Women are more sensitive to alcohol than men

Moderate drinking reduces the risk of heart and circulatory disease Moderate beer drinking is good for the heart and blood vessels
How much should you drink for the maximum protective effect?
How is this protective effect explained?
More scientific research required
Discussion of the threshold value
Women are more sensitive to alcohol than men
Age and alcohol consumption
Beer, wine or spirits?
Good news for diabetics

The quantity of alcohol that still has a beneficial effect on health differs according to age, gender and underlying disorders. Women, for example, are more sensitive to alcohol and become risk drinkers more quickly. Thus the World Health Organisation places the threshold at 21 drinks a week for men and at 14 per week for women. These thresholds are probably artificial and do not take account of individual differences nor the condition to be prevented .

This male/female difference influences the protective effect of alcohol on heart and circulatory disease and mortality by heart and circulatory disease. On the one hand, women already have a lower risk of heart and circulatory disease than men (thanks to the protective influence of the female hormone oestrogen), but on the other hand the alcohol concentration in the blood increases more quickly in women than in men when drinking the same quantity. In addition, it also has to be remembered that alcohol can increase the risk of breast cancer which somewhat offsets the effect on heart and circulatory disease with women.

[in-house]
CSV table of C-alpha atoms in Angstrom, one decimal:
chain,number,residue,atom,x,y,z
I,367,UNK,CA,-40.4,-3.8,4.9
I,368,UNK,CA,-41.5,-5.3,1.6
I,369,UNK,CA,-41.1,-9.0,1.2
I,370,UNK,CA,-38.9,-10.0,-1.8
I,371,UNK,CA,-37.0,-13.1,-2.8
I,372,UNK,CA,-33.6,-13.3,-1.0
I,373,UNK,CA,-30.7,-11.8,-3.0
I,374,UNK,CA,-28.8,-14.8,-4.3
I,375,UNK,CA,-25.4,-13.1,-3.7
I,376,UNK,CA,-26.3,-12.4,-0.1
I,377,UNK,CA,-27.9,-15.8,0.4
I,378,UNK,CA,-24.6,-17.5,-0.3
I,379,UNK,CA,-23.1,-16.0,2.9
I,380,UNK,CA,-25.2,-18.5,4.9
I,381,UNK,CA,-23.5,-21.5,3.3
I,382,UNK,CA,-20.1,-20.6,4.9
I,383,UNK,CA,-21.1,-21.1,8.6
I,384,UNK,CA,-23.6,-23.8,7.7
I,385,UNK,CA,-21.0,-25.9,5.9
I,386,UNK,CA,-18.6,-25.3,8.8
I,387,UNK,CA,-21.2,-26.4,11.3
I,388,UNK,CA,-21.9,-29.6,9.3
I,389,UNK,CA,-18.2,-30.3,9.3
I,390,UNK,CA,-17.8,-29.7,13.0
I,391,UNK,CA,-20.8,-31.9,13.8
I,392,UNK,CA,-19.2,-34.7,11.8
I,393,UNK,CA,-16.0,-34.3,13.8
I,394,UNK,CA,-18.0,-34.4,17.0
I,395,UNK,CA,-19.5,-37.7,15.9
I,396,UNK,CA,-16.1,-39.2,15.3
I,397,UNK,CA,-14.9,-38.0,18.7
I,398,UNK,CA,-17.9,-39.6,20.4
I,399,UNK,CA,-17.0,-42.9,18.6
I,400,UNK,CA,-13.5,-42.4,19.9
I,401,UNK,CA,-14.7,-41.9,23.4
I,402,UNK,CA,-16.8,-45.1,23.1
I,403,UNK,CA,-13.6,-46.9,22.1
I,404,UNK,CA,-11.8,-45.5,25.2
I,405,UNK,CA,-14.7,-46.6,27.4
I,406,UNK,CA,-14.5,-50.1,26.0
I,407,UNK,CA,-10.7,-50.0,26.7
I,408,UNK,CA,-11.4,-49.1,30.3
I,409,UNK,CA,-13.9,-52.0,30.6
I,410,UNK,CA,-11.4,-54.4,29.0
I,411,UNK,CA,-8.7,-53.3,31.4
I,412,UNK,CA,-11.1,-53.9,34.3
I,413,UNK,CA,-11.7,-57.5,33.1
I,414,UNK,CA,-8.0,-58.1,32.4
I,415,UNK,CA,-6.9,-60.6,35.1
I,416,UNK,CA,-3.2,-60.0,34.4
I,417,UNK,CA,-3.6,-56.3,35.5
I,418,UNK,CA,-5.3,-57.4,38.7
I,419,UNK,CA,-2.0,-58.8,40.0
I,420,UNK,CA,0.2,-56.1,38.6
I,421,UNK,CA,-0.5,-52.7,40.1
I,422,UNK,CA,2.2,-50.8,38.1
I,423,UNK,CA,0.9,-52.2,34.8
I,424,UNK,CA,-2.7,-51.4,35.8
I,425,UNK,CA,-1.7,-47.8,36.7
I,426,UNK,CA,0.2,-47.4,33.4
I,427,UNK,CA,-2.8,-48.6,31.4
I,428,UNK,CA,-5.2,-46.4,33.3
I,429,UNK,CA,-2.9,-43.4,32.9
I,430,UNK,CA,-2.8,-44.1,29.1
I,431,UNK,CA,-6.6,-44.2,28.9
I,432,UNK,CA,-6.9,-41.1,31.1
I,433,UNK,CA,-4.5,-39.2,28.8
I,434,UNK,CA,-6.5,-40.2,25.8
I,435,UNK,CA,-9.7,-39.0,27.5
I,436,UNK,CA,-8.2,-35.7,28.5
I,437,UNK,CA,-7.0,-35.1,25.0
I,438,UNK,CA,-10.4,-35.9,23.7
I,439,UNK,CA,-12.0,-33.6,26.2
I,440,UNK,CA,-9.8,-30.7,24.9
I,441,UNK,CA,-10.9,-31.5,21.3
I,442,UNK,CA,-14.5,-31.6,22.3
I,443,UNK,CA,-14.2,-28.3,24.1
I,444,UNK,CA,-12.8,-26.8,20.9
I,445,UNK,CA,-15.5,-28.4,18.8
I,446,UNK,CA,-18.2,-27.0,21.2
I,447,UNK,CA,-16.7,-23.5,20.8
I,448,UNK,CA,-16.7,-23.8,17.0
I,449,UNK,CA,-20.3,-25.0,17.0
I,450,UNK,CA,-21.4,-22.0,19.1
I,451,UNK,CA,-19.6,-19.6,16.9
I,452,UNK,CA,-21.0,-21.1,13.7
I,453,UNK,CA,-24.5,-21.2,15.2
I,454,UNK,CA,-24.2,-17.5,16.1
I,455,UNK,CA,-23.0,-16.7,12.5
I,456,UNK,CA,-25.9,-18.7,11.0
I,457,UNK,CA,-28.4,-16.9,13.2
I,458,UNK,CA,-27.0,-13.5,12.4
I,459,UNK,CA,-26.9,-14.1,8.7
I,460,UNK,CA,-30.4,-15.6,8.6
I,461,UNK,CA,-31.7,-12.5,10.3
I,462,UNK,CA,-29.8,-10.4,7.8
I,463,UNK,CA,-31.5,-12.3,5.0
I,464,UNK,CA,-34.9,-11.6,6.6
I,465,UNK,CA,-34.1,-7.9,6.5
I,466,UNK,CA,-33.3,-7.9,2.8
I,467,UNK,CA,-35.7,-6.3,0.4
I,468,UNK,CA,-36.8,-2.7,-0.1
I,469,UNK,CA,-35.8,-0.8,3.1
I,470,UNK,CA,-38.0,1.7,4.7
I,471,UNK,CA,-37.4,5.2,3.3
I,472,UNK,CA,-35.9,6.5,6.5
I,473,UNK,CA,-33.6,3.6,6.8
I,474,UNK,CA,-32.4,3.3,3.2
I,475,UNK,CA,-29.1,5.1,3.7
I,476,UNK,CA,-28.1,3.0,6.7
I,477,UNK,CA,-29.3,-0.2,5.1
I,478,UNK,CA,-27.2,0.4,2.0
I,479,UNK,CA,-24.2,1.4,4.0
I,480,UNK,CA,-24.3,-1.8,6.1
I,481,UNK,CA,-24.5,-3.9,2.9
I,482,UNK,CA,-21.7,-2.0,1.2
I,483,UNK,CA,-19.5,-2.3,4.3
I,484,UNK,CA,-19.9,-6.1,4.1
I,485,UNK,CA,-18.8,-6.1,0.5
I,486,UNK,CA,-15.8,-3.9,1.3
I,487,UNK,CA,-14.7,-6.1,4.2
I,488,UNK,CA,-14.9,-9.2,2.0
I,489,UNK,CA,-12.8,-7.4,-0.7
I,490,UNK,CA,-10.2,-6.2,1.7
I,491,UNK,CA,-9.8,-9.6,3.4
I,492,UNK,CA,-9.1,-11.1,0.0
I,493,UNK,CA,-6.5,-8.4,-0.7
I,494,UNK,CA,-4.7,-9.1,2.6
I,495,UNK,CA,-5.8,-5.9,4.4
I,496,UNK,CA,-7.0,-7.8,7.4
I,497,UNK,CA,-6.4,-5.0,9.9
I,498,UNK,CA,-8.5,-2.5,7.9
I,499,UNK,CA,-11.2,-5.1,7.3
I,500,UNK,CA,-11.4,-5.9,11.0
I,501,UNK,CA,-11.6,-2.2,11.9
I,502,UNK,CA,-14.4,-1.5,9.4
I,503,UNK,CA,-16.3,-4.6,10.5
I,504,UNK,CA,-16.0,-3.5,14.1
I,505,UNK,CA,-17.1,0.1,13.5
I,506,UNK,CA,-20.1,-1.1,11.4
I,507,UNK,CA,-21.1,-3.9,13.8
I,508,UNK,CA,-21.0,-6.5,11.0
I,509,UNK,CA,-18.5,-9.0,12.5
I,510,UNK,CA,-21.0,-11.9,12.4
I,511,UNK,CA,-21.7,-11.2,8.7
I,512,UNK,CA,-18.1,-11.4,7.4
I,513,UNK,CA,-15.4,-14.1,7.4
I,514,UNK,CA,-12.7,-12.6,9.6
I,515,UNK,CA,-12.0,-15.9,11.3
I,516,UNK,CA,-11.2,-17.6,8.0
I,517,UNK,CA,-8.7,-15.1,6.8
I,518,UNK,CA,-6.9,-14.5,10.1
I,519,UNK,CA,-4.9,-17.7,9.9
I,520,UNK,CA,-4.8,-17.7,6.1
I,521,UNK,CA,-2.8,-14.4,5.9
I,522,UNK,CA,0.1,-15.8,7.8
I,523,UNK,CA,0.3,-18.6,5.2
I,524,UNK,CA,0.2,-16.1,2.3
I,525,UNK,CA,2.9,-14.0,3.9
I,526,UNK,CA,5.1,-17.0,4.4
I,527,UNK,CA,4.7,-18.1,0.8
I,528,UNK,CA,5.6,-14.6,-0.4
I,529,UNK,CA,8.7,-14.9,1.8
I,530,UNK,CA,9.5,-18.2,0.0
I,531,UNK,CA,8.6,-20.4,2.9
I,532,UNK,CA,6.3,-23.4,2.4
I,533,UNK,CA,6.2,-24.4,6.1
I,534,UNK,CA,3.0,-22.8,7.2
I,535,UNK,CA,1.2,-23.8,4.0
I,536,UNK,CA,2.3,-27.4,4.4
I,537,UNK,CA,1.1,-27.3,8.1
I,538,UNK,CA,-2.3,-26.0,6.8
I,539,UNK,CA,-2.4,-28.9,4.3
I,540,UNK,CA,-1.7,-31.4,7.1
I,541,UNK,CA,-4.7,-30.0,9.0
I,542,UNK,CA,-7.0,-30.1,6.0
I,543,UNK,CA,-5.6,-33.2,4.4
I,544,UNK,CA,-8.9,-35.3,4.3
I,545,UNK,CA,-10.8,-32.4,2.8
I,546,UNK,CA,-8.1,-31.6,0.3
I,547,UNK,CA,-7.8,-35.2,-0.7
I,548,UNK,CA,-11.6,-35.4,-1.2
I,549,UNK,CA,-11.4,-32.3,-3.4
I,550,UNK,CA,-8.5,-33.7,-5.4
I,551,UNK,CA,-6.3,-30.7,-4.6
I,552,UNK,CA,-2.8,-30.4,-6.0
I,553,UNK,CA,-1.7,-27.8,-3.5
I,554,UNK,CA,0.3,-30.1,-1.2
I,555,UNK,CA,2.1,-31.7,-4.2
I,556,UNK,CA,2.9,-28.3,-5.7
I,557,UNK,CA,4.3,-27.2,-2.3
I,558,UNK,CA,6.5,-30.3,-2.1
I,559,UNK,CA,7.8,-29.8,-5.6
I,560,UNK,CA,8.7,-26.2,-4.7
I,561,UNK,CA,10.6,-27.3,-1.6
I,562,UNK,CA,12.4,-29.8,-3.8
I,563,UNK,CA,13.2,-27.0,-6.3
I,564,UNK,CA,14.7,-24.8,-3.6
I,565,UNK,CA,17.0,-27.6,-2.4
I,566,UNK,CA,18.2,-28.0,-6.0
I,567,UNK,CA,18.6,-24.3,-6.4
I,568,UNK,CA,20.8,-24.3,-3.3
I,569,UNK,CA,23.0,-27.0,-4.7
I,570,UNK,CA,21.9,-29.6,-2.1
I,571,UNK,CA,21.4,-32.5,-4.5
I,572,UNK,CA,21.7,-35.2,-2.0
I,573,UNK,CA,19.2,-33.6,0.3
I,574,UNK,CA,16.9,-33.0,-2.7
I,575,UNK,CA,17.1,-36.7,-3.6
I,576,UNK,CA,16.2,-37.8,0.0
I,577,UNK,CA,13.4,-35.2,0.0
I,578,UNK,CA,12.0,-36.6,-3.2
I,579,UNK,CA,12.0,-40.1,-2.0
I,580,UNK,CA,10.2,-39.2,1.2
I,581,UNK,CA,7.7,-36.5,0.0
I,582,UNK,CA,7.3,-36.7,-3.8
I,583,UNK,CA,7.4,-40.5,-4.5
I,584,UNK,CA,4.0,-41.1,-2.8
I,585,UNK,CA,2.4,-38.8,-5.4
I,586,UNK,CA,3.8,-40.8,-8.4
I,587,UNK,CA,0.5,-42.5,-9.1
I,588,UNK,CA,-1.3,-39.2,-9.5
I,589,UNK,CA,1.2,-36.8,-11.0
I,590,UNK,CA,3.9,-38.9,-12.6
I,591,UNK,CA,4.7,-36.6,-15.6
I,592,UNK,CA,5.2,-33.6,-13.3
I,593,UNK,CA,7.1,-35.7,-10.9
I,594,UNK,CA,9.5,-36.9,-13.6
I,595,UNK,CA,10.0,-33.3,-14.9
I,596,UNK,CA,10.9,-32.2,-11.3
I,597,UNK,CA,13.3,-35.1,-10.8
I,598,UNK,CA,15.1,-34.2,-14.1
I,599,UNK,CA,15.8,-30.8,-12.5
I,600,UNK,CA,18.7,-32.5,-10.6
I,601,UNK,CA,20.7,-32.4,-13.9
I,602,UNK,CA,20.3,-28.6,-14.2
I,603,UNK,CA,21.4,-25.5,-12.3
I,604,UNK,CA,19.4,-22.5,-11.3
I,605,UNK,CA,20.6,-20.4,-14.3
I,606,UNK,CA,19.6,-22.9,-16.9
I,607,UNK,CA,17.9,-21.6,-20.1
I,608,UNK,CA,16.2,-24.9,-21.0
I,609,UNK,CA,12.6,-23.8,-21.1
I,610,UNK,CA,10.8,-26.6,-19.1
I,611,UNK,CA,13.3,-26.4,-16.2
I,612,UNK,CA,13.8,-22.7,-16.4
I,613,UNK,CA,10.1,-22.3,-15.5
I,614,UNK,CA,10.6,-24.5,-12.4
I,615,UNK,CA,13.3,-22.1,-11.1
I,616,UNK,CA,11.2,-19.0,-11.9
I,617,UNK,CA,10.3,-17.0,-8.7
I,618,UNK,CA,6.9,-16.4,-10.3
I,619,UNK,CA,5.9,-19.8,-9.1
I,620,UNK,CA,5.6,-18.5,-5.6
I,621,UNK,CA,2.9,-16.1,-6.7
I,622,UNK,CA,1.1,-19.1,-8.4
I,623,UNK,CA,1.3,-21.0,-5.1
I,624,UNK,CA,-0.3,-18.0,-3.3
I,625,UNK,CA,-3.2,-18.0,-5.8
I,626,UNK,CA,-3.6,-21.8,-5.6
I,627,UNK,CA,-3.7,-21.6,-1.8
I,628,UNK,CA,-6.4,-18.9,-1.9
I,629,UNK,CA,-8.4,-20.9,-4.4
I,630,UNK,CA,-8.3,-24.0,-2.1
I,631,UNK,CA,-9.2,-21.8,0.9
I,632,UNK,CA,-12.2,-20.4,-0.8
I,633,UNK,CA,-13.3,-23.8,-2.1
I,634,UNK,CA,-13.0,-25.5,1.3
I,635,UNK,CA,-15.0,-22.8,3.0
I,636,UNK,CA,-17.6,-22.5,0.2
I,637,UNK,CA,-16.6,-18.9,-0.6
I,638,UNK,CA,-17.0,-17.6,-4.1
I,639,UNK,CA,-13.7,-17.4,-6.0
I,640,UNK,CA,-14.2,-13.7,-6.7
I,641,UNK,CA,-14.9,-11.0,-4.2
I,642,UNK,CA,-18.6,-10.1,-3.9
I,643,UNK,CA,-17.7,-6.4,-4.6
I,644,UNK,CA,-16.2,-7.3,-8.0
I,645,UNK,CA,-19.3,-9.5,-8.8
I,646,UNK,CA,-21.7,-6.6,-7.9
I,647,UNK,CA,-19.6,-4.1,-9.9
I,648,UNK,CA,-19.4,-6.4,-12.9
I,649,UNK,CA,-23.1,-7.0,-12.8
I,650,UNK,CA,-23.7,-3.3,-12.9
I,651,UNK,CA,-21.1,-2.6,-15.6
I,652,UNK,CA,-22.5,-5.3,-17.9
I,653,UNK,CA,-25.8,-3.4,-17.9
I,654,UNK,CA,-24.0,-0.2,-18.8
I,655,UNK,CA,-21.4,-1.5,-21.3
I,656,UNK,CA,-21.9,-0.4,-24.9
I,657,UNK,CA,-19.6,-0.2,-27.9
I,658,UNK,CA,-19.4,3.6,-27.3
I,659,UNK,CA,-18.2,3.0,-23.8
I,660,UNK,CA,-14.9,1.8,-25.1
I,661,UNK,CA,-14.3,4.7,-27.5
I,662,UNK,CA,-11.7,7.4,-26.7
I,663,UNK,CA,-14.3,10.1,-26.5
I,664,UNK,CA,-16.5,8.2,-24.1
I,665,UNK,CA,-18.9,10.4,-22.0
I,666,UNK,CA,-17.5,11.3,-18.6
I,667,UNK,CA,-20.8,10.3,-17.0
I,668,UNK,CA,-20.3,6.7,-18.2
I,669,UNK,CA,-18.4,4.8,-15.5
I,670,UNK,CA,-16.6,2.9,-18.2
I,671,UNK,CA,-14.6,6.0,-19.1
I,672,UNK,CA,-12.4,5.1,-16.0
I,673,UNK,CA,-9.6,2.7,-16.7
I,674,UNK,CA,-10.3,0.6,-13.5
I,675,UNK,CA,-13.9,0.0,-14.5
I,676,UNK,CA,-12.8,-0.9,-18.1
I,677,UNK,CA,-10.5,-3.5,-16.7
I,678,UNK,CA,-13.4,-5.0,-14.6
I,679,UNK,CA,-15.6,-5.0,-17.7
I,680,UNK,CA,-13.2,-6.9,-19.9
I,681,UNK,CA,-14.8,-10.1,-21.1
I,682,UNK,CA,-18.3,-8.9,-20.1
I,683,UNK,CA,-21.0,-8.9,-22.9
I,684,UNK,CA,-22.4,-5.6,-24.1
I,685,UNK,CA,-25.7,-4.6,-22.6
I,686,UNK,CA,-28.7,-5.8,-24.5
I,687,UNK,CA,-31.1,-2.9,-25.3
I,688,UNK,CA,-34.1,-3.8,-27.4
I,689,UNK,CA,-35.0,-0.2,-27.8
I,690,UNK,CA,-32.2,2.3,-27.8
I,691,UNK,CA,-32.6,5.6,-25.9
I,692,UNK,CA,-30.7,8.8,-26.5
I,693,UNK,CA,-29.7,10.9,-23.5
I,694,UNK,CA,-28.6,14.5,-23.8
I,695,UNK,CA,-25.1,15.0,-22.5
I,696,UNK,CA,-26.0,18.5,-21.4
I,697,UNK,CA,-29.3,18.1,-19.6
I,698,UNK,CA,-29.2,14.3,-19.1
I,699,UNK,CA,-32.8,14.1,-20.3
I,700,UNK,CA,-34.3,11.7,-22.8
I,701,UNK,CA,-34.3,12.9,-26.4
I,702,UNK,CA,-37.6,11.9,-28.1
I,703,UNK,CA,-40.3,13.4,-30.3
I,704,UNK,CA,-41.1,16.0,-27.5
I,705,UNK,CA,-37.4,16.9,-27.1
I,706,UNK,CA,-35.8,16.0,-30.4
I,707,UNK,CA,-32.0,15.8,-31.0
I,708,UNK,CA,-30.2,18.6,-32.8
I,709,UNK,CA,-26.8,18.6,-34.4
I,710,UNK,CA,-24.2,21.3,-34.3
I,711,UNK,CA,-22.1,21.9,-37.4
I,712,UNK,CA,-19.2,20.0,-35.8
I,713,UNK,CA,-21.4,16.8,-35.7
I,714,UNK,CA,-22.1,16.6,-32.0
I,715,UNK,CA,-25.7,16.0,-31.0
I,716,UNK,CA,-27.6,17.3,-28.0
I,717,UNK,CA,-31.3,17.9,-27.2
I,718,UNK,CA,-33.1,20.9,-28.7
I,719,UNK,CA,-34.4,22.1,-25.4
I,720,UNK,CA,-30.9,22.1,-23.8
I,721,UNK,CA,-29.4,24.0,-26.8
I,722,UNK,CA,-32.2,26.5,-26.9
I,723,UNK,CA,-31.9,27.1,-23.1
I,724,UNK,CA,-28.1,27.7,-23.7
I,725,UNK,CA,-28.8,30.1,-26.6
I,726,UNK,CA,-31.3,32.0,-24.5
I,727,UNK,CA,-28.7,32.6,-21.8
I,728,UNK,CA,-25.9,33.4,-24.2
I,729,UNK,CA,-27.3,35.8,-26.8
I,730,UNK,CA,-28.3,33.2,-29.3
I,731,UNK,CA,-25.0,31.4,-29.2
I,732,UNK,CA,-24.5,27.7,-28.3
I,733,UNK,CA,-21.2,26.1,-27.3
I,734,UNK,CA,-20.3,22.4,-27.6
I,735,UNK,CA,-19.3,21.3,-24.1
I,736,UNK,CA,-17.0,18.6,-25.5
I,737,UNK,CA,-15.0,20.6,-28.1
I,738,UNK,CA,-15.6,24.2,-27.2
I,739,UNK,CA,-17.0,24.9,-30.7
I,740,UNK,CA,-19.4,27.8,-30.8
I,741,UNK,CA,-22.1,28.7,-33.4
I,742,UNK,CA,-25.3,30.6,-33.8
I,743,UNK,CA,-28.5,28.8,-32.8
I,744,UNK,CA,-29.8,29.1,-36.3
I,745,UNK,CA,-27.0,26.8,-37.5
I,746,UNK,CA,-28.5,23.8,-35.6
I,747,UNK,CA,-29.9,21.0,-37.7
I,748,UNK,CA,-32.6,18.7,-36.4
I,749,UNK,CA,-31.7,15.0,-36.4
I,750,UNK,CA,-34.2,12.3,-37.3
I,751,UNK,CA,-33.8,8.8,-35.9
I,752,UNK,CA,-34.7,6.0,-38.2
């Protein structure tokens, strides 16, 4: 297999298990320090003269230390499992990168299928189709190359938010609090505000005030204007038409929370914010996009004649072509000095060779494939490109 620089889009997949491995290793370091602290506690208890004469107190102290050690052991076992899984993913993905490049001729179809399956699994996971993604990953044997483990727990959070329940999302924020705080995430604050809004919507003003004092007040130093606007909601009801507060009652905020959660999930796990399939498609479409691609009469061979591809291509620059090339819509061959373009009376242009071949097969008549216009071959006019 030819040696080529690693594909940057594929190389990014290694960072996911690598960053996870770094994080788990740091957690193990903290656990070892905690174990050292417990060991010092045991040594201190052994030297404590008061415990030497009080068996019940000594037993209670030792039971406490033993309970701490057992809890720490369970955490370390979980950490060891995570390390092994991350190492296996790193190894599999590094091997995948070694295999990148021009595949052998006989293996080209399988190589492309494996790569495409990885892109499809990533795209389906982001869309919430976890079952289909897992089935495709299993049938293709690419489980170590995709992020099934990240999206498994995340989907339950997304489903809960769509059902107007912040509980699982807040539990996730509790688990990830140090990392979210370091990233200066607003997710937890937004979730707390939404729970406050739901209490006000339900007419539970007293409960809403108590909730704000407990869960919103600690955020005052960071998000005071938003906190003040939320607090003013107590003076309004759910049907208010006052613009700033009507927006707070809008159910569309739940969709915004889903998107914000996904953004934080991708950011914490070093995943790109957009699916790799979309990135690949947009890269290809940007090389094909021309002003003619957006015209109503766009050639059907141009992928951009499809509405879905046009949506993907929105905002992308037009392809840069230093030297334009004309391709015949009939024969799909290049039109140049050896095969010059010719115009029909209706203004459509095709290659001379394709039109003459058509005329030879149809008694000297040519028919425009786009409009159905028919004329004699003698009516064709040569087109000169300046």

A large scale prospective study in which more than 85,000 women between 34 and 59 participated, and where the above female specific factors were taken into account, showed that when consuming one to three alcoholic drinks a day the risk of heart and circulatory disease and the mortality through heart and circulatory disease was significantly reduced among women as well. The favourable effect on survival is most pronounced in women over 50 and in women who already have a high risk of heart and circulatory disease as a result of other risk factors such as smoking, obesity, too high a cholesterol level, etc. As soon as women drink more, their mortality risk increases as a result of diseases such as breast cancer.
(N Engl J Med 1995;332:1245-50; copy in appendix).


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